2) What is the salary ranges in 2015? and are 6 figure salaries common for security experts who are certified? I ask this because when I was a Network Specialist in 2001 making $70,000 a year was common now the market is saturated.
3) I understand the training path of
Any recommendations how to properly prepare to pass these certifications?
Thank you Darril
Check out this 2015 IT Salary Survey, which shows some good trends.
Here’s a cut and paste from part of it:
I hear from people almost daily that have passed the Security+ exam using the CompTIA Security+: Get Certified Get Ahead: SY0-401 Study Guide to self-study and pass the Security+ certification, typically within a month. Many people supplement their studies with online materials here.
Additionally, I often hear from people that pass the SSCP exam quickly afterward using the SSCP Systems Security Certified Practitioner Exam Guide: All-In-One as a self-study source. The objectives have changed but I’m finding that they aren’t significantly different.
CISSP is more complex and covers a wide range of topics. People typically use multiple books to study. Here’s one: CISSP: Certified Information Systems Security Professional Study Guide
Hope this helps.
I have 8 years of enterprise application development and maintenance experience and I wish to tend my IT career towards Security as it provides unique job opportunities and better salary and I dont have previous experience in IT Security. When I am looking for security certifications I found CSSLP which is about secure programming oriented for which I had past experience, my question is it correct path to follow from app development to Security domain through CSSLP ? Is it worth to take CSSLP certification ? What will be my next path after getting CSSLP to progress in IT security?
Hi Raj. Sorry, but I don’t have any experience with the CSSLP so I don’t have any advise. I do know that Security+ provides a solid foundation for all of the security certifications. Good luck no matter what path you take.
If you have no experience can you still work your way up to CISSP? I’m just a bit confused as to the requirements, I saw on one website that you need 5+ years experience in two of ten fields to acquire CISSP.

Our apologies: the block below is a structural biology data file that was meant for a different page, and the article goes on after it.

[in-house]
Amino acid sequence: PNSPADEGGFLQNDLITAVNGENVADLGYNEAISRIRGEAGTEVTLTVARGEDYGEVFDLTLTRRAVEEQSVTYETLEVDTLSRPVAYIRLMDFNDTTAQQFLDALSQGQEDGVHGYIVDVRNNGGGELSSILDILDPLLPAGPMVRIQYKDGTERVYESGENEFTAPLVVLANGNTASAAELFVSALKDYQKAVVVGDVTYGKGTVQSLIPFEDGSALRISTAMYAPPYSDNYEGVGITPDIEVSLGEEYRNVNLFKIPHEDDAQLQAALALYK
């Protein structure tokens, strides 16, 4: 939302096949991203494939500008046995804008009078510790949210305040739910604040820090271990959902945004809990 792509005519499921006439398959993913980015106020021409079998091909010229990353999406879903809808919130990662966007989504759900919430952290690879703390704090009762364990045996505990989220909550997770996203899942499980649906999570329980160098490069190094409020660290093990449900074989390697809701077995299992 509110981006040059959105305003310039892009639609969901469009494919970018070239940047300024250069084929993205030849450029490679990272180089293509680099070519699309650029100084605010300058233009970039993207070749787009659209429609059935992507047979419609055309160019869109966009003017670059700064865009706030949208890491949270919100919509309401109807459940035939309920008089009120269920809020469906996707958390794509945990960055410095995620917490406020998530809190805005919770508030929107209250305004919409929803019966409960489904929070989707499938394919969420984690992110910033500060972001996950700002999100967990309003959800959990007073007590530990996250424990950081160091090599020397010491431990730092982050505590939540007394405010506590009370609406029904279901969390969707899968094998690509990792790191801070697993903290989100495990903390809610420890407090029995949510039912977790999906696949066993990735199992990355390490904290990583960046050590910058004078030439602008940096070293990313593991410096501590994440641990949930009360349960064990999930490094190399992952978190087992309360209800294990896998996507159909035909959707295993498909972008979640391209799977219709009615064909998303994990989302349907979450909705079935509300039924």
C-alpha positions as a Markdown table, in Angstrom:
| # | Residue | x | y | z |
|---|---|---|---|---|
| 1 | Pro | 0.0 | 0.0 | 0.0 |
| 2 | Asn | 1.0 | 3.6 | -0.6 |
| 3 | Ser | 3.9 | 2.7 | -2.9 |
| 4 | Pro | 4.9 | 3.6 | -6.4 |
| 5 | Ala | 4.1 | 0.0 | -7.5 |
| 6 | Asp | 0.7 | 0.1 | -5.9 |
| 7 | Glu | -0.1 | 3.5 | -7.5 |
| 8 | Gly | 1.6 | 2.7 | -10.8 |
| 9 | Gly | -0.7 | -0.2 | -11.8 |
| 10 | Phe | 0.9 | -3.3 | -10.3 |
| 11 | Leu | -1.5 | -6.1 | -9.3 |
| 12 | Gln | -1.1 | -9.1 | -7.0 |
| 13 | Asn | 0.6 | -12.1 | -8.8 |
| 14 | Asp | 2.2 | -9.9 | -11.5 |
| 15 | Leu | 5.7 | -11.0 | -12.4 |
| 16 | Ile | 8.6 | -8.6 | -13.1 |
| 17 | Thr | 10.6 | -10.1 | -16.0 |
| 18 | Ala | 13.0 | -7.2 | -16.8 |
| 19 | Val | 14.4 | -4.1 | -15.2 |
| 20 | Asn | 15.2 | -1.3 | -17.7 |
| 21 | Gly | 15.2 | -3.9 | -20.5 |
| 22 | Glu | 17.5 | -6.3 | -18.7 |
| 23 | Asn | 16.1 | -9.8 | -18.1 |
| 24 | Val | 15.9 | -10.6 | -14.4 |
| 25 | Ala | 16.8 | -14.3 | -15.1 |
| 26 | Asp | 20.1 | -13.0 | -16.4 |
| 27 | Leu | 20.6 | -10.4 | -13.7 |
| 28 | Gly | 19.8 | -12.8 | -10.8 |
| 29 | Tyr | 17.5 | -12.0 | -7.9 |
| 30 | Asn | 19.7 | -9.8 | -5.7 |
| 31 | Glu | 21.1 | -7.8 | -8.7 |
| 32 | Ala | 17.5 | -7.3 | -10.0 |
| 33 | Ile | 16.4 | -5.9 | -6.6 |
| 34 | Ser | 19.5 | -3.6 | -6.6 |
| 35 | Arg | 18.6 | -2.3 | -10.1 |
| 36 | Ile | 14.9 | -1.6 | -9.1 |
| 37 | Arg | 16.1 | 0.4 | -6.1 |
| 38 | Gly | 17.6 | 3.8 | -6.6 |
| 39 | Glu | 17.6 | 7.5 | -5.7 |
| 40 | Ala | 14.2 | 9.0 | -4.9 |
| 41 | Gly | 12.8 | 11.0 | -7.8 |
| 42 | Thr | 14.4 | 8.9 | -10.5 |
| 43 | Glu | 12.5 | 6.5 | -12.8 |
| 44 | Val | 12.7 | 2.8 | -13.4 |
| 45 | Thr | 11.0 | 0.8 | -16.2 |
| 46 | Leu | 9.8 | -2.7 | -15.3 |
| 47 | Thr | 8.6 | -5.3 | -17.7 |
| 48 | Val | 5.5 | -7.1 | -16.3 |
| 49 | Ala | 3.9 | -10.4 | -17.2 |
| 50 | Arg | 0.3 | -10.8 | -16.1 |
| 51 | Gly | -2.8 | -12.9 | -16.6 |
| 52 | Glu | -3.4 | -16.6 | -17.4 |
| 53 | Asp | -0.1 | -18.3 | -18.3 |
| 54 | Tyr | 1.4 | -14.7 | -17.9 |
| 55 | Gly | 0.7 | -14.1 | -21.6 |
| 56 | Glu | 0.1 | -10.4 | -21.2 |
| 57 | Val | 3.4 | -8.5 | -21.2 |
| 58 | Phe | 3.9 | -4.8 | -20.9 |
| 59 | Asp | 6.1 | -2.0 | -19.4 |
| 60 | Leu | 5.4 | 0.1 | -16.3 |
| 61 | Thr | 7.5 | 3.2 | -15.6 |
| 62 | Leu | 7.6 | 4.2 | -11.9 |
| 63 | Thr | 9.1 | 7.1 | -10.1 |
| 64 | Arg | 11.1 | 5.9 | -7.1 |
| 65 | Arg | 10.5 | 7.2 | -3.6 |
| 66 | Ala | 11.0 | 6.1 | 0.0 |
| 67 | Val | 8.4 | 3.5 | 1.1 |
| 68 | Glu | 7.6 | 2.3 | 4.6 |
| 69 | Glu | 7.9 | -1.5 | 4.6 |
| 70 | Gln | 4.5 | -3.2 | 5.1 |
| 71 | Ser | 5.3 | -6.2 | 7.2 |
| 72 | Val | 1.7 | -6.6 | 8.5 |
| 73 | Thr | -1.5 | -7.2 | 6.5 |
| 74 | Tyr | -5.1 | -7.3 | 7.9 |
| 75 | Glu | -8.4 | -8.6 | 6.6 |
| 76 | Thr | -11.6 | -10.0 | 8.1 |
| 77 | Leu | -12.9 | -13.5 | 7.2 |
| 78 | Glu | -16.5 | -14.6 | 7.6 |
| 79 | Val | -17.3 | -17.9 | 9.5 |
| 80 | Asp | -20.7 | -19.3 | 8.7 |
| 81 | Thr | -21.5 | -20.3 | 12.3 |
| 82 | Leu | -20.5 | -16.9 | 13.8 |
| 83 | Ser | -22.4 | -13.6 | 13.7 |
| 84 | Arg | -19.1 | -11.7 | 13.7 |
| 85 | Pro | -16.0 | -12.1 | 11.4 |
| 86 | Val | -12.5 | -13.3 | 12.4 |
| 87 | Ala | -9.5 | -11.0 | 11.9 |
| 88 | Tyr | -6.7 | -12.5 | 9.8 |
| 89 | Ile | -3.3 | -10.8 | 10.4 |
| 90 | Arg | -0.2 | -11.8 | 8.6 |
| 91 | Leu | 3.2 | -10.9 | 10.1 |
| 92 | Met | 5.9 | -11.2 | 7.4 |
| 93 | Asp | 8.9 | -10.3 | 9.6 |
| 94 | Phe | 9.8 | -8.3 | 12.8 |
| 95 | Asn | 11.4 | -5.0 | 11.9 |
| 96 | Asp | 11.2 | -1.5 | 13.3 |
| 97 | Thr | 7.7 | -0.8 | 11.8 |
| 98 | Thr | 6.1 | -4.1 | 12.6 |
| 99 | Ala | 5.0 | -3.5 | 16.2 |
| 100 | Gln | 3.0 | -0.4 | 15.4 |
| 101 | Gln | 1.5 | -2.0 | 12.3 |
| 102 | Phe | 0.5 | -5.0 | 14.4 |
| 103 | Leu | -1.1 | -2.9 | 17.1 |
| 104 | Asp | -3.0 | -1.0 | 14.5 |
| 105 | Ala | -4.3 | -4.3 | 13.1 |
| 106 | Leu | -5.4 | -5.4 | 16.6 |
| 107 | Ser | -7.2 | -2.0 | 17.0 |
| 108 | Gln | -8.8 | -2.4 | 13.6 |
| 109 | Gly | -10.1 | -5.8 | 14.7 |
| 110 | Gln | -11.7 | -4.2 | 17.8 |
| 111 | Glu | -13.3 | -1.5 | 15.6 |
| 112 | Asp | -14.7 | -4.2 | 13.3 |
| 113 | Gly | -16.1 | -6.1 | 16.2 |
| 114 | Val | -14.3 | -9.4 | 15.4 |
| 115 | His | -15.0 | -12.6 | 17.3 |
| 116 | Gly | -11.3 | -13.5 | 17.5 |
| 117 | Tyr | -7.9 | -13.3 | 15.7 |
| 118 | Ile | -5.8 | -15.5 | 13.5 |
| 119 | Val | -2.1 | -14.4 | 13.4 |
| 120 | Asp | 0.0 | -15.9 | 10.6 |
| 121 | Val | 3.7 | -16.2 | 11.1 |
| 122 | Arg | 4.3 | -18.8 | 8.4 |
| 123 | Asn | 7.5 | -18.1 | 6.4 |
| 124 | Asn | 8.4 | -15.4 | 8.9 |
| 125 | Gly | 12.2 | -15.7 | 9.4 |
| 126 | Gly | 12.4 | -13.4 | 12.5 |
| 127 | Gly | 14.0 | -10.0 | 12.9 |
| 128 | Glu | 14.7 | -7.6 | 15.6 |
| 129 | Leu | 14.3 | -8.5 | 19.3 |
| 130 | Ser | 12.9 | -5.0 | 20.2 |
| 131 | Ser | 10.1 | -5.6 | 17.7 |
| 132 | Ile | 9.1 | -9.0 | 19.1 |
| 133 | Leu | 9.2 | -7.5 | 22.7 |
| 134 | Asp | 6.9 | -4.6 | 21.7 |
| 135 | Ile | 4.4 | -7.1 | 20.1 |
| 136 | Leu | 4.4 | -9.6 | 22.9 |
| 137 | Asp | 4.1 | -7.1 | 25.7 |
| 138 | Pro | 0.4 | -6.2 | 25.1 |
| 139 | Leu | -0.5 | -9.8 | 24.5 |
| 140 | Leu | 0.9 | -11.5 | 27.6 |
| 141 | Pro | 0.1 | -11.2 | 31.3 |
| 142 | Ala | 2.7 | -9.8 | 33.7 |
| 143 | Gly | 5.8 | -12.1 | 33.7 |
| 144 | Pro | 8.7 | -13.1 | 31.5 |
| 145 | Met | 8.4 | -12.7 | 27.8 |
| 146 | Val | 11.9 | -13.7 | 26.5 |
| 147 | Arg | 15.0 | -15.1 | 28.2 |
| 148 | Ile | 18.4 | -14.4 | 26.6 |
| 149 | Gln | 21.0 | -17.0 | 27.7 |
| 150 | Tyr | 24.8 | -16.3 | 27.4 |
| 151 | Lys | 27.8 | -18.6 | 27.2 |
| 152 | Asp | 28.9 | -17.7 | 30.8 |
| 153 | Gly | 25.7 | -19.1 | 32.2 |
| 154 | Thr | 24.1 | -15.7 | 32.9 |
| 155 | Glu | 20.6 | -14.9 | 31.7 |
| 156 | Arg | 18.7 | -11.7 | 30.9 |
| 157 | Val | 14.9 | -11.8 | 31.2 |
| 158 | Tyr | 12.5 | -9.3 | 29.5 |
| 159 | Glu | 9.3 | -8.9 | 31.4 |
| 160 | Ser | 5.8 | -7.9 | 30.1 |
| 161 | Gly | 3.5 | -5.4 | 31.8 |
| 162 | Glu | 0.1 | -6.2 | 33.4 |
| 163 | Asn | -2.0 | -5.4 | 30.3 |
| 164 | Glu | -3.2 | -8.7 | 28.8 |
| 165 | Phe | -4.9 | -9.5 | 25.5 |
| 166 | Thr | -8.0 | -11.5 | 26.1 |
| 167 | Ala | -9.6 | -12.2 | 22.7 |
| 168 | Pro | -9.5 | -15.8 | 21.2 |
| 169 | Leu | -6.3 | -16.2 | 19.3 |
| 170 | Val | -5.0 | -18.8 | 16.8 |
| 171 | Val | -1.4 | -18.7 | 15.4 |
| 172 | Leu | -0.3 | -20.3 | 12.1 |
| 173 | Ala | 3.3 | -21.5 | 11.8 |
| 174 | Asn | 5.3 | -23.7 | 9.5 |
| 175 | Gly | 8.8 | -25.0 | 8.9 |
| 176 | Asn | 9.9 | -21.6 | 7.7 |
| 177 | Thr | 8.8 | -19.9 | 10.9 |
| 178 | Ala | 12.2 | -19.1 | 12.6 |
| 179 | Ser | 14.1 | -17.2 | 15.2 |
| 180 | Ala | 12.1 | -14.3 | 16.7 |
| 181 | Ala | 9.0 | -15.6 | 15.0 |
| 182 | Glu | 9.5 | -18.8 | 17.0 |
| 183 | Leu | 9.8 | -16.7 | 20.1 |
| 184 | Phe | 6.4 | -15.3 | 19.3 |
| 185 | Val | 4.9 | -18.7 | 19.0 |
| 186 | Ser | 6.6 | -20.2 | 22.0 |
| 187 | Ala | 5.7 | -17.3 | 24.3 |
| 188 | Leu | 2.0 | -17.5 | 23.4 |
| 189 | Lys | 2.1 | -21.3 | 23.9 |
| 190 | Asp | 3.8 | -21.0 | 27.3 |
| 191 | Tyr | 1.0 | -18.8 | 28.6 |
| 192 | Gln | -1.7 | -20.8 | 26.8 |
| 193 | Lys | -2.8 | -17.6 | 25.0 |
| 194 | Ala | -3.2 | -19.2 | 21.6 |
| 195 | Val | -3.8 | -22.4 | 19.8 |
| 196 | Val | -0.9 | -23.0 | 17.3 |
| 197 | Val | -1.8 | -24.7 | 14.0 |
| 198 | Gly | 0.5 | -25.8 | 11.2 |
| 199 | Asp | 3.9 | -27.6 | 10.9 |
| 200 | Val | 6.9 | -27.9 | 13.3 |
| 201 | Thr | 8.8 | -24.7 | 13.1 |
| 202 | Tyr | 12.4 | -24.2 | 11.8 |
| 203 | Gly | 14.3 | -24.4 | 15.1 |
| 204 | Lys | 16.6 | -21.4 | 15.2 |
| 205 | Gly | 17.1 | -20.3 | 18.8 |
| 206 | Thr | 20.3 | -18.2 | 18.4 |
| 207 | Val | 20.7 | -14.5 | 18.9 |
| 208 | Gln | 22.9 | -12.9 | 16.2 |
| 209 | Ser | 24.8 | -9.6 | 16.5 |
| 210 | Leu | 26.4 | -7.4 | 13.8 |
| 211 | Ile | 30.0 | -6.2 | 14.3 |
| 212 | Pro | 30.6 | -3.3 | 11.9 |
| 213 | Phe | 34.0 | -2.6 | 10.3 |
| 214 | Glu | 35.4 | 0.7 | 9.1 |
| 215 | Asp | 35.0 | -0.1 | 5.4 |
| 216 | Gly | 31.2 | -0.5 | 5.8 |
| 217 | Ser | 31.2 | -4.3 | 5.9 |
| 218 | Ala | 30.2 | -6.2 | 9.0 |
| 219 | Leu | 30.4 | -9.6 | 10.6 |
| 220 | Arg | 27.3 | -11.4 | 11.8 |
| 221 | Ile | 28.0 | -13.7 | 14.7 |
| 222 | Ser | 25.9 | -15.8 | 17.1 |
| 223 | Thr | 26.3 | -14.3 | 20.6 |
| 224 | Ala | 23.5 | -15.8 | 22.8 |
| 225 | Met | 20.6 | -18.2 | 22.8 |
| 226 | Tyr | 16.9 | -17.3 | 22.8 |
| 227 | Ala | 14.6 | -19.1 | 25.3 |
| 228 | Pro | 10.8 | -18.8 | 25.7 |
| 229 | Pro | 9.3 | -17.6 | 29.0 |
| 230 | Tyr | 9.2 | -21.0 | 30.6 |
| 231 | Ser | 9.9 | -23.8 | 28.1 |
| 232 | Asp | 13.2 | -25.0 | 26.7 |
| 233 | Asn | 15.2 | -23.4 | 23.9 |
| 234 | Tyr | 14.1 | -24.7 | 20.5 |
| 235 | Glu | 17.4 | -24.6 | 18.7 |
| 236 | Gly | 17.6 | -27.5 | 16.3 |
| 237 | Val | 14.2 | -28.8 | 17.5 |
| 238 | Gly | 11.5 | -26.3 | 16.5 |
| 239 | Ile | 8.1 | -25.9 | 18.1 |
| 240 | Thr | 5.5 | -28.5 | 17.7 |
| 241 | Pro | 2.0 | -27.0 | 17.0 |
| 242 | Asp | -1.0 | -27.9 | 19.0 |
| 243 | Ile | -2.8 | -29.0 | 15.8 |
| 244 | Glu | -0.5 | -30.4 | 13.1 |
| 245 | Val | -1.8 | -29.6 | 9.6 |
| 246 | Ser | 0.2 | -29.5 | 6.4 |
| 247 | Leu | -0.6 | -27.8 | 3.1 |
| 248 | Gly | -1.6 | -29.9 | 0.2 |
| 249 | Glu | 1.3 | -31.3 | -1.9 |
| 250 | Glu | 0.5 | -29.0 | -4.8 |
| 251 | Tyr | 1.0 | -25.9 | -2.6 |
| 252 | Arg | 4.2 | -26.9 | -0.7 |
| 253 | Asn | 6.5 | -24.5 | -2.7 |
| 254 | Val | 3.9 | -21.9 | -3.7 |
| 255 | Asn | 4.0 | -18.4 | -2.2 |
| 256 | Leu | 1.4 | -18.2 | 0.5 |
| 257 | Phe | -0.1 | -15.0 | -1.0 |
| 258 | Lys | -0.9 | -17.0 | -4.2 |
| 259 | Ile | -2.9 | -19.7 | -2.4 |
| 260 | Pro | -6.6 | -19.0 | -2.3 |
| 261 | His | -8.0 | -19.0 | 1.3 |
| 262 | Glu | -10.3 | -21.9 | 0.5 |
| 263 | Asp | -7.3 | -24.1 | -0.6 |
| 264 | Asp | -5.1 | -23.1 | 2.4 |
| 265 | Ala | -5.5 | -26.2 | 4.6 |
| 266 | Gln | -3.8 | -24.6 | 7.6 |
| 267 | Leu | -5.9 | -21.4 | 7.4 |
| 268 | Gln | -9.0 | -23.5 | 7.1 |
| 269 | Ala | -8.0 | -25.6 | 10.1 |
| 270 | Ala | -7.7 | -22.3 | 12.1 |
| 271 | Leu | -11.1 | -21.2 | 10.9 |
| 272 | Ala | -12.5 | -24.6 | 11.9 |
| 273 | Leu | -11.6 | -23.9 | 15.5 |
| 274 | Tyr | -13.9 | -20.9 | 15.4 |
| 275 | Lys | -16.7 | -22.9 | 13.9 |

Also what can you tell me of CEH? I’ve heard that is good as well. If i went with CEH where along the path should I take it? Or is it something that I need not take? There are so many certificates that I am lost on what exact path I should take.
> Also what can you tell me of CEH?
I’m not close to that cert and have not seen it as a highly valuable cert. I’m not saying it isn’t valuable. Instead, I haven’t seen it highly valued by others.
> If you have no experience can you still work your way up to CISSP?
Absolutely. Everyone starts without any experience but work their way up to where they are now.
> I saw on one website that you need 5+ years experience in two of ten fields to acquire CISSP.
Yes. If you don’t have the experience though, you can still take and pass the CISSP exam and earn an Associate of CISSP certification. Check out this page: https://www.isc2.org/how-to-become-an-associate.aspx
I’m a senior J2ee web engineer, looking forward to make a turn in my career path toward information security, the question is: is it necessary in my case to pass network+ prior to secuity+.
In another hand, as SSCP has a lot of overlap with security+, shouldn’ t one consider other options ?
> is it necessary in my case to pass network+ prior to secuity+.
No. However, having the Network+ knowledge will help you pass the Security+.
> In another hand, as SSCP has a lot of overlap with security+, shouldn’ t one consider other options ?
While the Security+ and SSCP overlap, the SSCP builds on the Security knowledge so it is a logical path. Similarly, the SSCP and CISSP overlap, but the SSCP gives you a solid foundation and the CISSP builds on that knowledge.
That said, you could take a completely different path of CCNA, CCNP, and CCIE Security.
However, many people don’t know what they enjoy or what they ultimately want to end up with. A path of Network+, Security+, SSCP, and CISSP helps them learn the basics and build on it to get some advanced security knowledge, get some certs that will make them more marketable, and in the process, learn what they enjoy. They can consider an alternate path later, but the knowledge they gain in the process will help them in the long run.
I’m reading the Alchemist this week and love this line: “And, when you want something, all the universe conspires in helping you achieve it.”
That said, if you want to turn your career towards information security, focus on what you can learn to take in that path. Your path to get there might be different than a path someone else might take, but that’s OK. It’s your path.
Is this post still relevant for 2014… I’m looking to follow the recommendations you have posted.
Yes Patrick. This is still a good path.
Quick question; If I go for SSCP immediately after taking my Seurity+ do they still need me to have a year experiance before I can become SSCP or I can use my Sec+ as 1 year experience??
The CIB says A candidate is required to have a minimum of one year of cumulative work experience in one or more of the seven domains of the (ISC)2 SSCP CBK®.
You can get the CIB here: https://www.isc2.org/uploadedFiles/(ISC)2_Public_Content/Exam_Outlines/SSCP-CIB.pdf
You can still take and pass the SSCP exam while you’re building experience. You’ll be an associate until you gain the experience.
I did CASP as the predecessor to CISSP and found that to be a great stepping stone. Great test. It was refreshing to not see all multiple choice questions.